Good health depends on a good mind. Not-good health follows from a not-good mind. Since the human experience is a mixed bag, there are places where our minds are good, and there are places where our minds are not good. Simple. Foundation-level. First principles, sometimes we need to go back to them.
Someone once said something to the effect of good trees bear good fruit, and bad trees bear bad fruit, good trees do not bear bad fruit and good fruit does not grow on bad trees.
To the extent a process is solid, the result will be correspondingly solid. To the extent a process is faulty, the result will be faulty in the same measure.
Admitting our faults is a prerequisite to self-refinement. How could it be otherwise? How can change occur absent of awareness?
A foolish mind mistakes the partial for the total. “I’m good, therefore I’m not bad. My living room is in order, therefore my entire house is in order.”
An intelligent mind does not mistake the partial for the total. “I’m good, yeah, but there’s a wretched side to me, too. My living room is in order, but yeah I got some storage baskets that are a hot mess, too.”
Consider the teaching: Do not judge, or you too will be judged. For in the same way you judge others, you will be judged, and with the measure you use, it will be measured to you.
Things to Think On/Questions for Reflection Sessions
In order to be not-judgy, we must come to terms with where we are judgy.
Judging can be broadly divided into two types: constructive and destructive. One is characterized by impatience, ignorance, “i”-centeredness, and/or perhaps an intent-to-harm; the other is not. One type is helpful; the other type is detrimental. One type has a harmonious tone; the other has a disharmonious tone.
If knowing oneself were easy, we would not suffer. The fact that we suffer means that knowing oneself is not easy. But it is possible to deepen self-awareness daily, incrementally.
About whom and/or what do you think in a destructive, derogatory, judgmental way, right here and now? About whom and/or what have you thought in a destructive, derogatory, judgmental way, whether in minor, middling, or major degree?
Having trouble with the above questions? Just think about how you feel about the other political party. Think about someone who annoyed you, irritated you, pissed you off recently. There you have a good starting point.
Where there is destructive, derogatory judging, there is also anger, agitation, fear, and the like. Where there is anger, agitation, fear, and the like, there is also a signaling in the neuro-endocrine-immune complex that favors inflammation, pain, and suffering. The body mirrors the mind-heart.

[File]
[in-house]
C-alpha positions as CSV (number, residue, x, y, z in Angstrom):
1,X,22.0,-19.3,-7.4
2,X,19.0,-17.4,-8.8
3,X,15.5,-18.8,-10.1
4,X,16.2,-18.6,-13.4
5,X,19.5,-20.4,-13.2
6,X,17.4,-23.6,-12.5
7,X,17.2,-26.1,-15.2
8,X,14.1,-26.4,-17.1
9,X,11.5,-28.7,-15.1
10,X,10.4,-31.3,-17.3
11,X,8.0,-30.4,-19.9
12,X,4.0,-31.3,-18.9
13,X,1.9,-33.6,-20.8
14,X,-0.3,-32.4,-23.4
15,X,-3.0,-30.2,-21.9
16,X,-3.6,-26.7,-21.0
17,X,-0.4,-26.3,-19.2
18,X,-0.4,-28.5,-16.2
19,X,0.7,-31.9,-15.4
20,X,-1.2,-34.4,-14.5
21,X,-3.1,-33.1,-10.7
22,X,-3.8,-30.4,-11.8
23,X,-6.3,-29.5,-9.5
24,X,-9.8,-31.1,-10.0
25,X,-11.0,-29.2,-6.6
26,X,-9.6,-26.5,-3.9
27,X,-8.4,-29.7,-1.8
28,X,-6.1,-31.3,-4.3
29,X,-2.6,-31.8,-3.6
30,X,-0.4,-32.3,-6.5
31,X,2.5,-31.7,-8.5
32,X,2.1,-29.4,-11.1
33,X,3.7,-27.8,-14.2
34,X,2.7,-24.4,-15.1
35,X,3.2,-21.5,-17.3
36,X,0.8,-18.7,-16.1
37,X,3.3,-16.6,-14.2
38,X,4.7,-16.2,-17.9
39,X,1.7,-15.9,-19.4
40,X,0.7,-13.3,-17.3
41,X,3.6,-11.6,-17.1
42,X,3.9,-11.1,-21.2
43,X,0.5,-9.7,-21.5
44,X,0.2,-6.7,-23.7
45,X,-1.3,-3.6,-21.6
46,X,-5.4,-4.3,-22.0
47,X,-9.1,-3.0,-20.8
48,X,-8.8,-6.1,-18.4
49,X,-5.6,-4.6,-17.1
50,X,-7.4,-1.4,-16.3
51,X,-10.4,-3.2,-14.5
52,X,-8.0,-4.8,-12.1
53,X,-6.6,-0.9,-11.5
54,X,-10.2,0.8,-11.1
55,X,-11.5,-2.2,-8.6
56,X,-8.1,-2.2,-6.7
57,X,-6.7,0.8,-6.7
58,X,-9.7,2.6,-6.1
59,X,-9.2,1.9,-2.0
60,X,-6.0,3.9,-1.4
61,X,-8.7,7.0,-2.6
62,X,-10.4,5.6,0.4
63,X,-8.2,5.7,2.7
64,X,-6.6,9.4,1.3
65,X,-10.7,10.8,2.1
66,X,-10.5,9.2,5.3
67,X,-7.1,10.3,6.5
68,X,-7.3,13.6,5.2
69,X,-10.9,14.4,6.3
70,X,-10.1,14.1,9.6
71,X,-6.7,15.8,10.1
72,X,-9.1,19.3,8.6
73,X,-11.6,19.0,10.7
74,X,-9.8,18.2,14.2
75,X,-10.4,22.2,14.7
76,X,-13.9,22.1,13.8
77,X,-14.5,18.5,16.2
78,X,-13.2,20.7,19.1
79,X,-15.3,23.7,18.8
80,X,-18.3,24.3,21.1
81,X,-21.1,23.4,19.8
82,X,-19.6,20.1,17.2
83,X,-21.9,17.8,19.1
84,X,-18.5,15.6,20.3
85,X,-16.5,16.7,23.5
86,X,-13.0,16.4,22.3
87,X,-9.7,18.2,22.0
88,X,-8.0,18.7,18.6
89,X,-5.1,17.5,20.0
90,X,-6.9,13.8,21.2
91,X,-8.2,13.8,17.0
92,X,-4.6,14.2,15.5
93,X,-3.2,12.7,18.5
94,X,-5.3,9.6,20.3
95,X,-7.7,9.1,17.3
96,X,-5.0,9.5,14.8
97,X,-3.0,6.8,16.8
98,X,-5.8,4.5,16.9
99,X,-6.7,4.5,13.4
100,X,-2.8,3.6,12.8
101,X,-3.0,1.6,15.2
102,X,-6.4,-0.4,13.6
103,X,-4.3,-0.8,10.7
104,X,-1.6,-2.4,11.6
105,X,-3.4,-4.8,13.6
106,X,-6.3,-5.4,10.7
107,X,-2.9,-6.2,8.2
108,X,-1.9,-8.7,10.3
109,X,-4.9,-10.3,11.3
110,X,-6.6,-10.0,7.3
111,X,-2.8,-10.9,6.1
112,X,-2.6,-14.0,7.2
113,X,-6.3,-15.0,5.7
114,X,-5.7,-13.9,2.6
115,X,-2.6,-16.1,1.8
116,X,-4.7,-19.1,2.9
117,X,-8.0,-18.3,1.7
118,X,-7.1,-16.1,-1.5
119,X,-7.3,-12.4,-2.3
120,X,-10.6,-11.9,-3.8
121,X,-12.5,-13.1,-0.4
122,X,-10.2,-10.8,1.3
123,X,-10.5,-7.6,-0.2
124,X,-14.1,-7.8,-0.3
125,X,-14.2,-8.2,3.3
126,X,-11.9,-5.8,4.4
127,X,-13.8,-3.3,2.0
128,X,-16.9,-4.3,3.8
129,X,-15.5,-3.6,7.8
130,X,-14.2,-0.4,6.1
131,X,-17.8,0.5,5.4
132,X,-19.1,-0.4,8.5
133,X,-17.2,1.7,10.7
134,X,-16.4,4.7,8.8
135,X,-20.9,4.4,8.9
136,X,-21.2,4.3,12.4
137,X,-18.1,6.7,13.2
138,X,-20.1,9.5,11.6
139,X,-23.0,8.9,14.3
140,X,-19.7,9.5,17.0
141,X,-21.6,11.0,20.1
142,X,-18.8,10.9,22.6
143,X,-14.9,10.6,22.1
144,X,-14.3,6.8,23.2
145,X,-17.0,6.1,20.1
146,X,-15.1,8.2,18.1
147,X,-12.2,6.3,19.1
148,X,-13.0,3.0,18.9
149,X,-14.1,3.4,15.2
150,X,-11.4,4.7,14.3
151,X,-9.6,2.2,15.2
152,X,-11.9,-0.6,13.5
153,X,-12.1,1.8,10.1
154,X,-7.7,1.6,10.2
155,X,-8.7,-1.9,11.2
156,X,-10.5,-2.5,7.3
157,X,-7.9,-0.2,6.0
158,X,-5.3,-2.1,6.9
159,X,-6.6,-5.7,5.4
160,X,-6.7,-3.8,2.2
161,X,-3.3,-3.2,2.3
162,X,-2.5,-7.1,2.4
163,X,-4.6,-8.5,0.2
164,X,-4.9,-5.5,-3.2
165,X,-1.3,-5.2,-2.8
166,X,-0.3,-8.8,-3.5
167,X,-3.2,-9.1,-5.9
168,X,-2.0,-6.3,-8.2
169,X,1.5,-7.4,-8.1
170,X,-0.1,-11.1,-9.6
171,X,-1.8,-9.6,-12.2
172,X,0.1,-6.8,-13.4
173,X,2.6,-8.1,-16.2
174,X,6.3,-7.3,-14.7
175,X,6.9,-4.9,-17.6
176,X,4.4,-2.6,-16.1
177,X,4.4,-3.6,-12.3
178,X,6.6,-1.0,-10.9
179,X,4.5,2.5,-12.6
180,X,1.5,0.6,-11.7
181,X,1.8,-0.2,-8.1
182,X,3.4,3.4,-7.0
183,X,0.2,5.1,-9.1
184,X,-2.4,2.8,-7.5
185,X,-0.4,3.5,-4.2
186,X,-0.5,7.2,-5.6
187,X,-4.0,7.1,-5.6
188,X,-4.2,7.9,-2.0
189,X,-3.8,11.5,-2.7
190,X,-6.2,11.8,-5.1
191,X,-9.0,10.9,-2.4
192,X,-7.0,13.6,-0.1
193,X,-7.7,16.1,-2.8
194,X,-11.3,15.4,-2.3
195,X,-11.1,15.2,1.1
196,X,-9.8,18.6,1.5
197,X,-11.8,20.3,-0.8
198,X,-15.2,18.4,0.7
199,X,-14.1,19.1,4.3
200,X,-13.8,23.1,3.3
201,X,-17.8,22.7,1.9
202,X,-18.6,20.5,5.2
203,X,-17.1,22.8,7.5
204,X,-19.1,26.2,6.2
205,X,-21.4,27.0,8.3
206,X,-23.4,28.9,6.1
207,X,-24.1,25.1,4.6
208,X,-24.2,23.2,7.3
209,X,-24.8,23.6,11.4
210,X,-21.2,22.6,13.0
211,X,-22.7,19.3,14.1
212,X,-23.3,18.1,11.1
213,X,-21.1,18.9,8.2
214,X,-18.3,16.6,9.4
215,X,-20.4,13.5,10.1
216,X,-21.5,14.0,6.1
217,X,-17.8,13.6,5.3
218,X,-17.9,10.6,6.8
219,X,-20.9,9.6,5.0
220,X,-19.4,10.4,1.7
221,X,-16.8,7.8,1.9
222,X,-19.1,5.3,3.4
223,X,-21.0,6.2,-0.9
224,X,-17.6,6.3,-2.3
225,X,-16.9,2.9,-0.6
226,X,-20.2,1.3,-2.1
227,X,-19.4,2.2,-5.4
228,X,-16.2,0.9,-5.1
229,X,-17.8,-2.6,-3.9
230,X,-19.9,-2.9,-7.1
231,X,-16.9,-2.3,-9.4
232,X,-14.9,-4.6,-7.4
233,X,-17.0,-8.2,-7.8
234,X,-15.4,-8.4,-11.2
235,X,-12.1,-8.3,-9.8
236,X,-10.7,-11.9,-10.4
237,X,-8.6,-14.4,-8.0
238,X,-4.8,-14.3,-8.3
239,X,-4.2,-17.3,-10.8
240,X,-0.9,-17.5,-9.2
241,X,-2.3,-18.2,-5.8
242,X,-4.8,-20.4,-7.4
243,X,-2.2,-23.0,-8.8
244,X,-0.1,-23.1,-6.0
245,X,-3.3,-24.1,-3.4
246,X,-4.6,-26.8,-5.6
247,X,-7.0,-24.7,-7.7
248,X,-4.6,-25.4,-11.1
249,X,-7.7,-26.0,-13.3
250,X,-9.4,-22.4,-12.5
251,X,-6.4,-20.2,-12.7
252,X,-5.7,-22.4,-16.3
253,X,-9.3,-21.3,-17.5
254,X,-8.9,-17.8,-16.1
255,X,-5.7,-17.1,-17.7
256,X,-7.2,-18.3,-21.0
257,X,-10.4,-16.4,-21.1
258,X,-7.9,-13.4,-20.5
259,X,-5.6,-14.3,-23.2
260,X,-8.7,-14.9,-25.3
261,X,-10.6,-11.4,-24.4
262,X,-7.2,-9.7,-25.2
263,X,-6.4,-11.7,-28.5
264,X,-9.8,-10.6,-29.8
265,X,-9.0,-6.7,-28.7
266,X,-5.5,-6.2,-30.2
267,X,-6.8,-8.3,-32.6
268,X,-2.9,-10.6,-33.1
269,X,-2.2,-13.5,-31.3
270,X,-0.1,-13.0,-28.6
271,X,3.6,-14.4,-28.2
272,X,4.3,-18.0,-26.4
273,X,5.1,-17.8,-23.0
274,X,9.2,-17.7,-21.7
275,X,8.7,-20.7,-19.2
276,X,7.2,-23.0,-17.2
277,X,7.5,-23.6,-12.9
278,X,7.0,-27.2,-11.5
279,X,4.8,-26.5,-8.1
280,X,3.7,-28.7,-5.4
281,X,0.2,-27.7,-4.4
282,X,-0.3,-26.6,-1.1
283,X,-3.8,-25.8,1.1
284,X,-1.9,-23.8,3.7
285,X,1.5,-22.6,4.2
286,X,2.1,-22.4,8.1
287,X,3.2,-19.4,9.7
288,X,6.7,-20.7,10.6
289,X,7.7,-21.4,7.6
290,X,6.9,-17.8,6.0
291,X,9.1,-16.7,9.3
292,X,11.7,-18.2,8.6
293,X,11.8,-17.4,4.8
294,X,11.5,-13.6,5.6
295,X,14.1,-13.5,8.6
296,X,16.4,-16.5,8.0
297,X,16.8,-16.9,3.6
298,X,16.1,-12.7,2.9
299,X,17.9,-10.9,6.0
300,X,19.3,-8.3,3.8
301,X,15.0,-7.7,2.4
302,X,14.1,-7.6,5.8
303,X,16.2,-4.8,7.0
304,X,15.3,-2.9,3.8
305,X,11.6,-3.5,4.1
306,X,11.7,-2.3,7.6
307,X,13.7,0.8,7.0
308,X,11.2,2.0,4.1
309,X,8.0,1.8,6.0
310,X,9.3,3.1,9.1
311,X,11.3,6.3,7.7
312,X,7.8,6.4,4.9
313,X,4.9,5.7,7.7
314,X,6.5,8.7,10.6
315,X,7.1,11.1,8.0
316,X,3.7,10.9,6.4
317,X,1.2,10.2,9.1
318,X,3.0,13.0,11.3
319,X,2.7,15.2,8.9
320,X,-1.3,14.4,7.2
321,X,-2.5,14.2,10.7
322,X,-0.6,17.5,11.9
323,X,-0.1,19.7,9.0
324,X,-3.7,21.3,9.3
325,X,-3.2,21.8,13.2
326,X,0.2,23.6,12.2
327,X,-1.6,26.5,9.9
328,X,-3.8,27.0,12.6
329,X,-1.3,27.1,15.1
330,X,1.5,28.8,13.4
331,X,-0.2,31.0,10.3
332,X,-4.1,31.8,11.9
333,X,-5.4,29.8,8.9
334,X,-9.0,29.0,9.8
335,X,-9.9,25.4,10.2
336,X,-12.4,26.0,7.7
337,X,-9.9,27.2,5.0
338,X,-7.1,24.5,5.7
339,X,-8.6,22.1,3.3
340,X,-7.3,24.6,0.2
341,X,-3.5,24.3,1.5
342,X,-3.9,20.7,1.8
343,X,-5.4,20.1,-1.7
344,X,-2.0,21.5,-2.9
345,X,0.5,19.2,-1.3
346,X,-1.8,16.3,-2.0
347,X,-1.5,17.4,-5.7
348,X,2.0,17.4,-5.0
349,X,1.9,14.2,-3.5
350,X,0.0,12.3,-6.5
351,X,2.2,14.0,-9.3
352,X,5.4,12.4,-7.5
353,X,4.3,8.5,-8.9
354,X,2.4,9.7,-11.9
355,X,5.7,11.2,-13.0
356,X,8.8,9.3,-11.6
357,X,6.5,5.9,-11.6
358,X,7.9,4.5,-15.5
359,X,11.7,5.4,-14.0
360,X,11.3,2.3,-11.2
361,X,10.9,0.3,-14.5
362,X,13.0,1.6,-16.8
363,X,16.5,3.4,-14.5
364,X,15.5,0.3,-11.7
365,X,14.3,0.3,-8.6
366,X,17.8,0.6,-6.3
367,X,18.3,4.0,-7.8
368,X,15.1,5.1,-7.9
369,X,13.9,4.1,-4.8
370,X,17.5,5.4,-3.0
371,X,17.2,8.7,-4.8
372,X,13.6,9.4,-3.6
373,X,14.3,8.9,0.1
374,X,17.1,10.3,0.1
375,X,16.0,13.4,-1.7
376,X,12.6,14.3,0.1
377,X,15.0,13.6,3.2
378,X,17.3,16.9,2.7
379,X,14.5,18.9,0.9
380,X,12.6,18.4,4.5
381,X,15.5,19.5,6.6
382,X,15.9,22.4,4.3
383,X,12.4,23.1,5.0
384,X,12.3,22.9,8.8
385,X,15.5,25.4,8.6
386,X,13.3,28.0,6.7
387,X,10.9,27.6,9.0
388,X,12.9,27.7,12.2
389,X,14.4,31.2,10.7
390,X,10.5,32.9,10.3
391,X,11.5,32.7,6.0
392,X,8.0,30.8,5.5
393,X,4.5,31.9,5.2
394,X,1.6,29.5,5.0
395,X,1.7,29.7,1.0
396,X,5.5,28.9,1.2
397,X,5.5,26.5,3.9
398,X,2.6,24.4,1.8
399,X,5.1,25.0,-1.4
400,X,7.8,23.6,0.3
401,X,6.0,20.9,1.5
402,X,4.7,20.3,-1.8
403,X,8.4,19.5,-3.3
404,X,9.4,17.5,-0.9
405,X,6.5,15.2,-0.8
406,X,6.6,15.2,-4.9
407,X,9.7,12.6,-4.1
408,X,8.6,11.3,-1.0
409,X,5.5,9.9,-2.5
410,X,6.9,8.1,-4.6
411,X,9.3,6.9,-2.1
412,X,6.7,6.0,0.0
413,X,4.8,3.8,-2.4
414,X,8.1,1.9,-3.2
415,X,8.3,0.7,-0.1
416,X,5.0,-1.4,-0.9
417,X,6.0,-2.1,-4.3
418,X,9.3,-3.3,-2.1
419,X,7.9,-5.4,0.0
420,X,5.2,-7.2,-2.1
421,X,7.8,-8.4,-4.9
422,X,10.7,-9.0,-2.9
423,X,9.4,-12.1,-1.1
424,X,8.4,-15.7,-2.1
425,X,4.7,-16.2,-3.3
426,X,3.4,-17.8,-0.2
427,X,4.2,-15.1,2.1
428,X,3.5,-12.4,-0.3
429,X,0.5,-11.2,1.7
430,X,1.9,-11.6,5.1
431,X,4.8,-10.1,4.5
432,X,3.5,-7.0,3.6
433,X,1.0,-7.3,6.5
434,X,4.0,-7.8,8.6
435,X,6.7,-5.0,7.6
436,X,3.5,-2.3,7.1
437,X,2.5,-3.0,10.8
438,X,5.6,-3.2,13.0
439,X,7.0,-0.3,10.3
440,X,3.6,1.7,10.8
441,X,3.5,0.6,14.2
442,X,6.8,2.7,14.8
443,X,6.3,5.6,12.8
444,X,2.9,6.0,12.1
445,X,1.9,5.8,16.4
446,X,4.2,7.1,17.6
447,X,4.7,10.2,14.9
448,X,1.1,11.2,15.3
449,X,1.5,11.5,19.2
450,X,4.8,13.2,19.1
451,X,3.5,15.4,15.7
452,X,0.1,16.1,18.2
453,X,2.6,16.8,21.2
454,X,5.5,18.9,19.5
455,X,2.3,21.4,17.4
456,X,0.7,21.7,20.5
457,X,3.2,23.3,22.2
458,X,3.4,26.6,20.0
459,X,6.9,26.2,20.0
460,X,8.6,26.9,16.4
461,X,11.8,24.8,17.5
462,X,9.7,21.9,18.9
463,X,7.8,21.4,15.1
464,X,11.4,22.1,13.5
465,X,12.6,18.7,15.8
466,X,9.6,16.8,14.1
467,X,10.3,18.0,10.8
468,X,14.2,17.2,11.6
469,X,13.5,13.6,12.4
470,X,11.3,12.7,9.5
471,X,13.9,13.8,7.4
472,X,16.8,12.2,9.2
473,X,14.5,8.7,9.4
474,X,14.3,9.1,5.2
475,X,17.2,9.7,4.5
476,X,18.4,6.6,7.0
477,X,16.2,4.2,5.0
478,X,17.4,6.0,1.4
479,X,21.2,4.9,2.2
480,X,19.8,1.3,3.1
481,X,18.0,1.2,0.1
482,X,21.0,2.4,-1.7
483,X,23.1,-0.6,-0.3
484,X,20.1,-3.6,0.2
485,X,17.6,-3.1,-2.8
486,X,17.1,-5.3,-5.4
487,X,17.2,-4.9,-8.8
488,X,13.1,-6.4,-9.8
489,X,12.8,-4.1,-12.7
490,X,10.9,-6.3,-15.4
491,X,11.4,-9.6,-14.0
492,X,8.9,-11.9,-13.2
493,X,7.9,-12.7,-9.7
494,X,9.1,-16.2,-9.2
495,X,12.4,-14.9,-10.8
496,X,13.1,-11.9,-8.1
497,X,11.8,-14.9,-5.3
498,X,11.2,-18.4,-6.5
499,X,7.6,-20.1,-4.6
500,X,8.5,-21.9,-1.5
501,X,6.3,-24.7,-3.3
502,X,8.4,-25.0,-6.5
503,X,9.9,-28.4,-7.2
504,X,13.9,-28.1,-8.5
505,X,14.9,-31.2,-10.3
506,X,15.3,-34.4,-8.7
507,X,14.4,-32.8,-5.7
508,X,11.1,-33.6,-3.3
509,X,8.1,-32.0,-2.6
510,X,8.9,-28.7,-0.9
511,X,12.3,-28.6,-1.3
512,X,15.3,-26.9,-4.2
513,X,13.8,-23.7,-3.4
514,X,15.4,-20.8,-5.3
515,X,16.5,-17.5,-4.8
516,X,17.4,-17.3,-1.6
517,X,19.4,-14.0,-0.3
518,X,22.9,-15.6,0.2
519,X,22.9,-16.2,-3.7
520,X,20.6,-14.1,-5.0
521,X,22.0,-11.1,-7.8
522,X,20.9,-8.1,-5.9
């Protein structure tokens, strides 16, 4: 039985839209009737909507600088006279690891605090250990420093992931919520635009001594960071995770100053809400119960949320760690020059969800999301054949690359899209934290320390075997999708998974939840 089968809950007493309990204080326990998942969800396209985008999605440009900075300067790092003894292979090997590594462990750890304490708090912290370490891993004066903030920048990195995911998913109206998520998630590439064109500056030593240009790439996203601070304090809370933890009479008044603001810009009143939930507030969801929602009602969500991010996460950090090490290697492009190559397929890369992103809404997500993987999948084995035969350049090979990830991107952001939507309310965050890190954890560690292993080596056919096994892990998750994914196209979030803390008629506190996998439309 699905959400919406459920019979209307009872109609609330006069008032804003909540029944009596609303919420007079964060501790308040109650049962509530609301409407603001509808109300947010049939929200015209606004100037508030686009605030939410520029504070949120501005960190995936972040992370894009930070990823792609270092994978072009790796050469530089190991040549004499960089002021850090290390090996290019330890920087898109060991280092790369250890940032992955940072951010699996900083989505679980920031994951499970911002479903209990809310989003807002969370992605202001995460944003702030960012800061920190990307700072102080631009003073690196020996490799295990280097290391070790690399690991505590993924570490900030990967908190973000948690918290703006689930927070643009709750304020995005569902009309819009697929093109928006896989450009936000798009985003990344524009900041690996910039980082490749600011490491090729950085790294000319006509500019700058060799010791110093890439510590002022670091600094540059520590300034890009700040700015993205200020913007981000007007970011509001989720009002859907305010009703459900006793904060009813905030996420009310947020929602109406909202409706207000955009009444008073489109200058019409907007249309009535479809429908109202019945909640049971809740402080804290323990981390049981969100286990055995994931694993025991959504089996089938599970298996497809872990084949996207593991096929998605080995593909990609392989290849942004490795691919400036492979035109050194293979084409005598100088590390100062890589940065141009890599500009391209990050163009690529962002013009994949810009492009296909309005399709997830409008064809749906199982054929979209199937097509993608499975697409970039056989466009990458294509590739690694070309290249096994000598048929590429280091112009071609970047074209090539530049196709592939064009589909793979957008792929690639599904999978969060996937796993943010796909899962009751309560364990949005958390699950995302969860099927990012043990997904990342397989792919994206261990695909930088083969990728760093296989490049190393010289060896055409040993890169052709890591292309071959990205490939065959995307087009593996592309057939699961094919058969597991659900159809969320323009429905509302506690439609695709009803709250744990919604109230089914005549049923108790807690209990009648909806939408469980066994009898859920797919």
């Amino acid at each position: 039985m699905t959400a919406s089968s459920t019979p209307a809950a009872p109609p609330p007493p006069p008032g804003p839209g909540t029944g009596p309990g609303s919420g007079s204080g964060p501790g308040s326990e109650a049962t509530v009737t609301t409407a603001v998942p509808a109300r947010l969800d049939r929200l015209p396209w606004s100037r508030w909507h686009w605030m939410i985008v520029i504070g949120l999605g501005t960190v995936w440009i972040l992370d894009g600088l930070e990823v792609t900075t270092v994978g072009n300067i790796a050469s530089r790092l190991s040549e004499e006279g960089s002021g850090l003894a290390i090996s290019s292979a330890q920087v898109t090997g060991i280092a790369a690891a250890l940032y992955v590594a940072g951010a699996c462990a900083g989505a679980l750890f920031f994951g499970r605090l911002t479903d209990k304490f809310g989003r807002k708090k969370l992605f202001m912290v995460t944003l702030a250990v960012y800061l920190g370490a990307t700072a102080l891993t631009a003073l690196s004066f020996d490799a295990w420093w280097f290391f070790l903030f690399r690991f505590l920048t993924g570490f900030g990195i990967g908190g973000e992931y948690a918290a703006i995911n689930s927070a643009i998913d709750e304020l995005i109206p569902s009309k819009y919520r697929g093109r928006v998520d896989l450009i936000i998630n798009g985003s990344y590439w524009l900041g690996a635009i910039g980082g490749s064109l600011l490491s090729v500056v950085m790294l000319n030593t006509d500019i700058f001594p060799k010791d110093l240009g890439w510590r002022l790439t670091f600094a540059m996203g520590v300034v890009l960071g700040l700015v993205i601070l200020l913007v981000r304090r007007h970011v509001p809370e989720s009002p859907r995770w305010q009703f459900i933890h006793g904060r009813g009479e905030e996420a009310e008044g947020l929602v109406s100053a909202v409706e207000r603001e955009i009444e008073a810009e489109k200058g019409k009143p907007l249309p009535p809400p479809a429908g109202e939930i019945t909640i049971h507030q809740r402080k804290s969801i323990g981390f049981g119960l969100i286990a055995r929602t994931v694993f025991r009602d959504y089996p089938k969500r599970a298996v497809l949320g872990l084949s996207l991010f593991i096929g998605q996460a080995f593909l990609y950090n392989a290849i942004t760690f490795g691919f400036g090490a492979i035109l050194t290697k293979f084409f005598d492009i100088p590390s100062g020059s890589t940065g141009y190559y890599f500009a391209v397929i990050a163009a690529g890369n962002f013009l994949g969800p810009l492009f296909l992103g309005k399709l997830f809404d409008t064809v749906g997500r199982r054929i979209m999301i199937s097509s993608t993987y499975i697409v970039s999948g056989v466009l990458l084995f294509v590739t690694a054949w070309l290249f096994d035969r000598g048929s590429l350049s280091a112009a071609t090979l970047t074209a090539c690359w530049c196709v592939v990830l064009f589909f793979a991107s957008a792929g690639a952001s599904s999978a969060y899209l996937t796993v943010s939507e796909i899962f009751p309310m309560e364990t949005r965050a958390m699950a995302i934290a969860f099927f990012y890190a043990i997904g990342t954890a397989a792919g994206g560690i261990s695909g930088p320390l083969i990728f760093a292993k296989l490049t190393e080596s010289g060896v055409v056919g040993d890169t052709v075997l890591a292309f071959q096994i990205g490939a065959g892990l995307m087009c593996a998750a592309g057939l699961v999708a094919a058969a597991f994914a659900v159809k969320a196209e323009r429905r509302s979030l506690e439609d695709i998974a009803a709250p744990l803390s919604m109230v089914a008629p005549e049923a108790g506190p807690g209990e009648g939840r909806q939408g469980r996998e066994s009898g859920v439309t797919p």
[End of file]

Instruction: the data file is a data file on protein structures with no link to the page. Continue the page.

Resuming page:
Where are you, right here and now, afflicted with inflammation, pain, sickness, and suffering in the body? There you have evidence, perhaps, of destructive, derogatory judging in the mind-heart, whether conscious or unconscious. Recall that each of us has an unconscious that awaits being made conscious.
It is possible to move money, divesting from a losing position and investing in a winning position. Likewise, it is possible for us to divest from a worldview that favors suffering and invest in a nobler alternative, a worldview that favors durable happiness. But it requires a committed decision, and a willingness to relinquish what’s cherished. Again, and again, and again…
Once we have discerned a habit as harmful to self, other, and Life, reminding ourselves of the harm of continuing in it and the benefit of not continuing in it, this can help us to change, to abandon it, to purify attachment to it.
Once we have discerned a habit as beneficial to self, other, and Life, reminding ourselves of the harm of not continuing in it and the benefit of continuing in it, this can help us to keep in it, maintain it, cultivate it.
The mind being prone to undiscerningly running on auto-pilot, who among us is immune from falling into old ways despite new intentions? Fall nine times, stand up ten; we humans are nothing if not learning.
“All suffering comes from ignorance, from lack of wanting to face the truth.” Do you really want to face the truth of how destructively judgmental you are at some levels of being?
Sometimes a position of apparent advantage, security, and strength comes really from a place of weakness, insecurity, and actual disadvantage. Surface is surface, and depth is depth. Sometimes they are the same, and sometimes they are different. One must be willing to explore.
Rome did not fall in a day; deeply entrenched habits are not eradicated with superficial work.